Sunlight also increases serotonin, a chemical that regulates many of our body functions such as sleep, brain function, and gut health. Serotonin is also known to help with mood stabilization.
Gardening Fights Against Disease
The Centers for Disease Control and Prevention (CDC) recommends 2 to 2.5 hours of moderate-intensity exercise per week. This level of physical activity can lower the risk of heart disease, diabetes, obesity, osteoporosis, stroke, colon cancer, and depression. Gardening will provide you with your 2-2.5 hours. That’s about 20 minutes per day, which is just enough time to weed the flower bed!
Gardening has also been shown in studies to delay the onset of dementia. Gardening can help Alzheimer’s and Parkinson’s patients as part of a horticultural therapy program. Gardening is also used in rehabilitation and physical therapy programs.
Gardening Creates a Sense of Time and Place
Days, weeks, and months can all blur together in our fast-paced world, and everything can appear to be the same, especially if you spend a lot of time indoors. Gardening allows us to keep time with nature. We can become more in tune with natural rhythms by observing what happens in the garden throughout the year. Seasonal activities provide us with rhythm and routine, which helps us to feel grounded.
Even in the dead of winter, the desire to garden can draw us outside to look for snowdrops, do some winter pruning, or measure out a new bed.
Gardening Builds Community
The great thing about gardening is that it can be a solitary activity or one in which you can involve others. Gardening can be done with your partner and children, over the fence with a neighbor, or in a community garden. You can exchange seeds and cuttings, host a plant swap party, or collaborate to create a neighborhood gathering spot.
Gardening brings people together and strengthens social bonds. That gives you more options for disposing of those 1001 zucchinis!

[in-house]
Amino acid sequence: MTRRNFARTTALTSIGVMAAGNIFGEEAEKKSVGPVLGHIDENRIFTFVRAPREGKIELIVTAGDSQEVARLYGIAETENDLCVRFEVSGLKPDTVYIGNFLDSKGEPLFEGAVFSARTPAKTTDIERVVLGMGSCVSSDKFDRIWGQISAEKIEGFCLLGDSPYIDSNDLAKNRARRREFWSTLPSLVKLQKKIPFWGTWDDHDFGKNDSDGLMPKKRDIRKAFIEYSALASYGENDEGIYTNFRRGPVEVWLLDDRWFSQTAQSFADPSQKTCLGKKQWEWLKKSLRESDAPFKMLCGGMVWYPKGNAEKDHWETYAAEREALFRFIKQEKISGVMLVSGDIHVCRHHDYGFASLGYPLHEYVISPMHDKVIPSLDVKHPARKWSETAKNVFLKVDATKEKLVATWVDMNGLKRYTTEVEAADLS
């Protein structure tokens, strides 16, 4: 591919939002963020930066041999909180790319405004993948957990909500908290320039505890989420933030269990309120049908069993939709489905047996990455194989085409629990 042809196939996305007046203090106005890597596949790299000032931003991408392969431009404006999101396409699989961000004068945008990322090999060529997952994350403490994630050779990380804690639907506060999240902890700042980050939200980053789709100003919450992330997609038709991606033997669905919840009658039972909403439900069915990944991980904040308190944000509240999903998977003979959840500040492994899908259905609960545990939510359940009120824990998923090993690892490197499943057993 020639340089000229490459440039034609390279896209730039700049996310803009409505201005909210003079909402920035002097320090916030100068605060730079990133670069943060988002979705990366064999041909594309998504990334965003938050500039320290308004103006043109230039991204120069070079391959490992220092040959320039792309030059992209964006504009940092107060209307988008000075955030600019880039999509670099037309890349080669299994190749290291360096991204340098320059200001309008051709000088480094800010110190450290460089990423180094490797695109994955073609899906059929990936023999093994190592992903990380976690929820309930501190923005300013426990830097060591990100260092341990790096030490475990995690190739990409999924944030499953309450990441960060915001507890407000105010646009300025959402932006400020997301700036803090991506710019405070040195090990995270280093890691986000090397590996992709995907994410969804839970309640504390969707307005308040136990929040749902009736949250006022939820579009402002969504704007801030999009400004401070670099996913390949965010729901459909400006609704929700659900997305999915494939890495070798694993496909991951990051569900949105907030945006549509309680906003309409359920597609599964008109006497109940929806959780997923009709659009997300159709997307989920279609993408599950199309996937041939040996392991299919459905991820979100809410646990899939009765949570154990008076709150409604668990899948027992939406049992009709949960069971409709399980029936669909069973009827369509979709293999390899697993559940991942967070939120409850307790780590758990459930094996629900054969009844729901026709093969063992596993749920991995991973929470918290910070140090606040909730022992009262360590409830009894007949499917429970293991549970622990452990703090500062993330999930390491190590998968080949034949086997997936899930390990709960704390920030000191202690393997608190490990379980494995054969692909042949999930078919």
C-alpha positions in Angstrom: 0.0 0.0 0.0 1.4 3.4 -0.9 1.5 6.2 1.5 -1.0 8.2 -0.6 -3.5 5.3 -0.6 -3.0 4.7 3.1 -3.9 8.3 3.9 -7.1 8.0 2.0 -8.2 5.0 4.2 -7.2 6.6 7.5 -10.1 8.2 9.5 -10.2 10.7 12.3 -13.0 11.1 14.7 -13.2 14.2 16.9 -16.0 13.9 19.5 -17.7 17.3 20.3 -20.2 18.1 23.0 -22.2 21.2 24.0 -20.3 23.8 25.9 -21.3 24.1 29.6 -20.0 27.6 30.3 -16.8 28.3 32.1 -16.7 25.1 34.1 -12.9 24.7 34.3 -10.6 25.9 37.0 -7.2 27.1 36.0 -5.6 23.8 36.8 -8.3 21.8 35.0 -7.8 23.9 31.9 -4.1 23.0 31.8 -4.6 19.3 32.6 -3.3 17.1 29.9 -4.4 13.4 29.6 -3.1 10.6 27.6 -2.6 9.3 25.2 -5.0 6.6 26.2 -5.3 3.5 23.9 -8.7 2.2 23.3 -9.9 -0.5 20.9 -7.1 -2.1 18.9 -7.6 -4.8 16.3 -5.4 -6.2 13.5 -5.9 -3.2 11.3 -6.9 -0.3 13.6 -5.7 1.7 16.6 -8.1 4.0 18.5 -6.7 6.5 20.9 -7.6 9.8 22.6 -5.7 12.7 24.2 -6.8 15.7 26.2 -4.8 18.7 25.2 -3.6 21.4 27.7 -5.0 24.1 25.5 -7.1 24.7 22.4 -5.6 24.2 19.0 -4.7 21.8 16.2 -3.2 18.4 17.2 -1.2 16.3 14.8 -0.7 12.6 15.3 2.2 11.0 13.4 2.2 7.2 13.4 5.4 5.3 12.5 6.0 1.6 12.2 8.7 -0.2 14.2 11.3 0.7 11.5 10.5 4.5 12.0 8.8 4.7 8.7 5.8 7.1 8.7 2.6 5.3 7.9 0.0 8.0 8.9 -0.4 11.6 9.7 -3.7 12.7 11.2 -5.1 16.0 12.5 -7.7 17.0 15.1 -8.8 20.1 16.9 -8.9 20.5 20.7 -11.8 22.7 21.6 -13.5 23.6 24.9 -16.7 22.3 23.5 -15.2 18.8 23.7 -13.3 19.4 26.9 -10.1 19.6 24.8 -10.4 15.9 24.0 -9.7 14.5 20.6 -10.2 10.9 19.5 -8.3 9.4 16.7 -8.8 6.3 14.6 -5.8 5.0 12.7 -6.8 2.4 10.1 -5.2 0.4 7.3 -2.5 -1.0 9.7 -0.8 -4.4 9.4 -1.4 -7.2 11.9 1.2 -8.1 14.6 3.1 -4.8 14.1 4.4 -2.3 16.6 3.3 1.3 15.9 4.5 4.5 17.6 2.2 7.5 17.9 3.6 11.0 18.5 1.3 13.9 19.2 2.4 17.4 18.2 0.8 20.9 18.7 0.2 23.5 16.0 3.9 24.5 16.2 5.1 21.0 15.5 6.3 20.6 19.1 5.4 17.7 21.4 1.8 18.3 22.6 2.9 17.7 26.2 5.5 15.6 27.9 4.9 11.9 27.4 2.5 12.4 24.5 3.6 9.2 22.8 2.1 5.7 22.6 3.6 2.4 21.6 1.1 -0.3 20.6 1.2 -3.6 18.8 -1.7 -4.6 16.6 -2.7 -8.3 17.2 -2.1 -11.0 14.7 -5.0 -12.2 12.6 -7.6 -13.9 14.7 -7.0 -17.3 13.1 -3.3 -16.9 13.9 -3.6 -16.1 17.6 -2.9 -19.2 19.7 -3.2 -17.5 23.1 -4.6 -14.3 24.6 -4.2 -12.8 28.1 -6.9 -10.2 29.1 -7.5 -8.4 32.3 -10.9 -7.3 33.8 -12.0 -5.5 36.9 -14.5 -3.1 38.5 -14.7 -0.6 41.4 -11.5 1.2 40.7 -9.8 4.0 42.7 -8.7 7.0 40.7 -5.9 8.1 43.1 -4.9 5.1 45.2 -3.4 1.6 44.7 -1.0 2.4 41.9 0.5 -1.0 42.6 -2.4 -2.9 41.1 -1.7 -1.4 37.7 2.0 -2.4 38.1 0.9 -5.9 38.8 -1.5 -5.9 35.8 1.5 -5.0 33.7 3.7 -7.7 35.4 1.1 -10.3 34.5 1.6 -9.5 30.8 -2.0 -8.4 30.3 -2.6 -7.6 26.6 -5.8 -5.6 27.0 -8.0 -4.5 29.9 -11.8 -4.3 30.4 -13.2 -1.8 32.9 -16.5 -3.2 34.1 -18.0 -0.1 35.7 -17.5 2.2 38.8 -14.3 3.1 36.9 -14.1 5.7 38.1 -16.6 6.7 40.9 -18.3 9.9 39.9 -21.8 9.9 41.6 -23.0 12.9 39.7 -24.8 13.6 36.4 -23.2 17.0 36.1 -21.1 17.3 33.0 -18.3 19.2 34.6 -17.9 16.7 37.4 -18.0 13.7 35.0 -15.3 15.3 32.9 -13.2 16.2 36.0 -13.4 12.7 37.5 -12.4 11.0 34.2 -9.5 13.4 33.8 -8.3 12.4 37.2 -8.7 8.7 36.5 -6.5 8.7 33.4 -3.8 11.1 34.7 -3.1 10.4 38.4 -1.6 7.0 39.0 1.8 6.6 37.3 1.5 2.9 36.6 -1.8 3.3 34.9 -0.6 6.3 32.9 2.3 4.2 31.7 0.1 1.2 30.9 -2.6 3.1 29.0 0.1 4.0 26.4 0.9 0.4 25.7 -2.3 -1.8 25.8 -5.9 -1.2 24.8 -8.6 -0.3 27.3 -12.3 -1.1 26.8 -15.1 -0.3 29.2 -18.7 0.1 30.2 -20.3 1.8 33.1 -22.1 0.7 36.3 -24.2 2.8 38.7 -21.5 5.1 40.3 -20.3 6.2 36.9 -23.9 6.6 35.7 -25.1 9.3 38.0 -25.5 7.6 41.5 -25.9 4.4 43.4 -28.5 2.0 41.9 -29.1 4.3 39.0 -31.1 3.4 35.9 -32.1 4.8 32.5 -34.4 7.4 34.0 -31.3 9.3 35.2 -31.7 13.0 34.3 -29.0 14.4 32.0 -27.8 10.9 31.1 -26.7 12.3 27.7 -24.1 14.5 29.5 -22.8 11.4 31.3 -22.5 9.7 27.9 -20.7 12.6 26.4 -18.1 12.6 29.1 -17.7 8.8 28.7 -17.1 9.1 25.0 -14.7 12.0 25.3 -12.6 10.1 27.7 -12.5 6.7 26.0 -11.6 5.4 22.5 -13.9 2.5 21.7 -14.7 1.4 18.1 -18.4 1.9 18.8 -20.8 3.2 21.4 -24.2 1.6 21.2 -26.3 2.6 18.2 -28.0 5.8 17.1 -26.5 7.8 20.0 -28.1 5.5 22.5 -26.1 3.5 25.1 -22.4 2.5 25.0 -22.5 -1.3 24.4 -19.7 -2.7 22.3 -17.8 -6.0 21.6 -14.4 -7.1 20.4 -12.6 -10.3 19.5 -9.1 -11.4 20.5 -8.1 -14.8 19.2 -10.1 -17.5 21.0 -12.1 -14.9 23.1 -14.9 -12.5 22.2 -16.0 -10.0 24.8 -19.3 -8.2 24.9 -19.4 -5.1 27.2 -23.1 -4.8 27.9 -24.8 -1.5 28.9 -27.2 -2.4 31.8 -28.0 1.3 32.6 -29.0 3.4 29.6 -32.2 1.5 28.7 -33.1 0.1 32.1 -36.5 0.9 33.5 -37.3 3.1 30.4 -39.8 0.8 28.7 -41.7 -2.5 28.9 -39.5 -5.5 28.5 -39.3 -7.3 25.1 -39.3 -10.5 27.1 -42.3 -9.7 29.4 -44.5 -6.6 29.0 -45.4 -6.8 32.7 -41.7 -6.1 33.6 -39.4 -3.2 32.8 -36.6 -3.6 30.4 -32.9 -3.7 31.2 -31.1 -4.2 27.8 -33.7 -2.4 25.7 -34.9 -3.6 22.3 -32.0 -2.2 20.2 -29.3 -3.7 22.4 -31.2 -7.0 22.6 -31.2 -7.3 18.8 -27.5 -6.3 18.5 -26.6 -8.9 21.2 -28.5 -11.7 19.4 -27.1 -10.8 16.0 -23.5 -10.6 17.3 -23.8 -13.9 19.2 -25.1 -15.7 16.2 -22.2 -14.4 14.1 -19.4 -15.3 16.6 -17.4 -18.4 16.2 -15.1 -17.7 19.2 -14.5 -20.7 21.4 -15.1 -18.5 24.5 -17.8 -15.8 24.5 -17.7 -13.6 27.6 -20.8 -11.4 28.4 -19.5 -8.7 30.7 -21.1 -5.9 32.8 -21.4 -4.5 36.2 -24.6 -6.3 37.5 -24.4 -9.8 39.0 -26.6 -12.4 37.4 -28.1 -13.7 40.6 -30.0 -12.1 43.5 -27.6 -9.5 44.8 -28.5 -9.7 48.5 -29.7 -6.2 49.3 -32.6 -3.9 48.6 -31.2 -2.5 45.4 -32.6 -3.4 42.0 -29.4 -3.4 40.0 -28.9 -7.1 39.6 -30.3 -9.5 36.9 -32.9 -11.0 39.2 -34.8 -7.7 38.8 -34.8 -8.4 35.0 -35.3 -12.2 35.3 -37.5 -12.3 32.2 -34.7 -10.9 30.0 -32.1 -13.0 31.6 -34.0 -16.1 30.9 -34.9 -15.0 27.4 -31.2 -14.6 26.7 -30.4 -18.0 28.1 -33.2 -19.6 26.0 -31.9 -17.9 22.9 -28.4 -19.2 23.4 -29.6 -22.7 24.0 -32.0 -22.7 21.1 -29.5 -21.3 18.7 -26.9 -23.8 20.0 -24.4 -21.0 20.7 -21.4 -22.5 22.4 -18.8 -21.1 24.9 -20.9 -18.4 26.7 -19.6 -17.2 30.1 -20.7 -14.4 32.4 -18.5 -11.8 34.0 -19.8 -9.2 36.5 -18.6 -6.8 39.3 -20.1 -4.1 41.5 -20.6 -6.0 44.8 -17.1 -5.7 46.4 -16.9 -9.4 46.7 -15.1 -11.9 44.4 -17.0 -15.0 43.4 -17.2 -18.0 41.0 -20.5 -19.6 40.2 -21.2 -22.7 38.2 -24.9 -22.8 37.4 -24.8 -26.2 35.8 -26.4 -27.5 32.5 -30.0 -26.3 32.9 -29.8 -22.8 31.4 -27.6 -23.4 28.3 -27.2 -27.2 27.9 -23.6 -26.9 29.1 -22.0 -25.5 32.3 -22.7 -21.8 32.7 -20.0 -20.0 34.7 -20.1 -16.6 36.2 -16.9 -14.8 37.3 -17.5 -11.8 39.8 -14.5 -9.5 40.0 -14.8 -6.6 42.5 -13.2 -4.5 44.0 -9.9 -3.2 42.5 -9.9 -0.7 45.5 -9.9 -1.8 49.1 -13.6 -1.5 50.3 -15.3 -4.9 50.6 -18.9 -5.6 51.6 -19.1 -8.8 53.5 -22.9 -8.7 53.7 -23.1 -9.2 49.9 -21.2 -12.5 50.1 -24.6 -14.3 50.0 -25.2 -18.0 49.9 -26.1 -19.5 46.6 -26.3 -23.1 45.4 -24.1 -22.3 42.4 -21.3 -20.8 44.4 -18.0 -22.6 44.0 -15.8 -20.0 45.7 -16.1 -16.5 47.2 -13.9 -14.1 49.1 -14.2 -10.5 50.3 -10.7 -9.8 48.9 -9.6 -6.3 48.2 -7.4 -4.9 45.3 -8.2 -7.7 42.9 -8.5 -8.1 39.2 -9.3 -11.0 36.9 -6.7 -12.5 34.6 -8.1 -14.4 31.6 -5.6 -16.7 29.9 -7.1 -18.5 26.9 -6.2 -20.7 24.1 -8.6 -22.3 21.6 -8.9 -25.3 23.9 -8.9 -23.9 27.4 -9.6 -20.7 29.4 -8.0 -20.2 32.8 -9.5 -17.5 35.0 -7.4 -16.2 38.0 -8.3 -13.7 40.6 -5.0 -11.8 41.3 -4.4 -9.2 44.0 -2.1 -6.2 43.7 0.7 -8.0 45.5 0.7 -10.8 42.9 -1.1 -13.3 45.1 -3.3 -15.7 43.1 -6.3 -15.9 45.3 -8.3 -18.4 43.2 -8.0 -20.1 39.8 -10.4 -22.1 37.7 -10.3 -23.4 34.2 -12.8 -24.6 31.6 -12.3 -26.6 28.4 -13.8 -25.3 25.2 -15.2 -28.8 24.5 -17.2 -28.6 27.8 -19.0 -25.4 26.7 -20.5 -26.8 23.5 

Gardening Is Good for Kids
Let us consider Nature Deficit Disorder. Children, perhaps even more than adults, benefit from spending time outside.
Gardening provides the same physical benefits to children as it does to adults. Furthermore, there is a lot for kids to learn while working in a garden, ranging from nature studies to math to carpentry; reading and writing. Children can plan, measure, plant, weed, and harvest. When an adult gardens with a child, the adult sees the world through different eyes.
Children are more likely to eat vegetables if they have grown them themselves, and early exposure to dirt has been shown to reduce the risk of allergies and autoimmune diseases.
Gardening brings families together. When families work together on a fun garden project, conversations become more open and easier.
Gardening activities for multiple generations help to avoid those awkward, dreaded conversations that begin with “So…school?” how’s Instead of a sullen shrug, a child can have a conversation with Grandpa about what to do about the aphids. And Grandma might find out about that junior high crush during a casual conversation while picking strawberries.
Gardening Helps the Environment
Even if you don’t only garden with native plants, a garden can help local wildlife by providing shelter, food, and places to raise young. Plants help to clean the air, protect waterways, and provide food for pollinators.
You Might Find a New Career
Some gardeners become so involved that they enroll in classes to further their horticultural knowledge. They’re working for a landscape company, starting a weeding service, or studying horticultural therapy before they know it. Some even go on to become lecturers or authors.
You Can Garden All Your Life
Many hobbies or sports must be abandoned at some point. That weekly rugby game may no longer be a good fit as we get older. Gardening, on the other hand, can be pursued well into our golden years thanks to raised beds, ergonomically designed tools, and a slower pace.
Many retirement and nursing homes offer gardening activities to their residents because these communities understand that physical activity in nature combined with social interaction keeps people happier and healthier throughout their lives.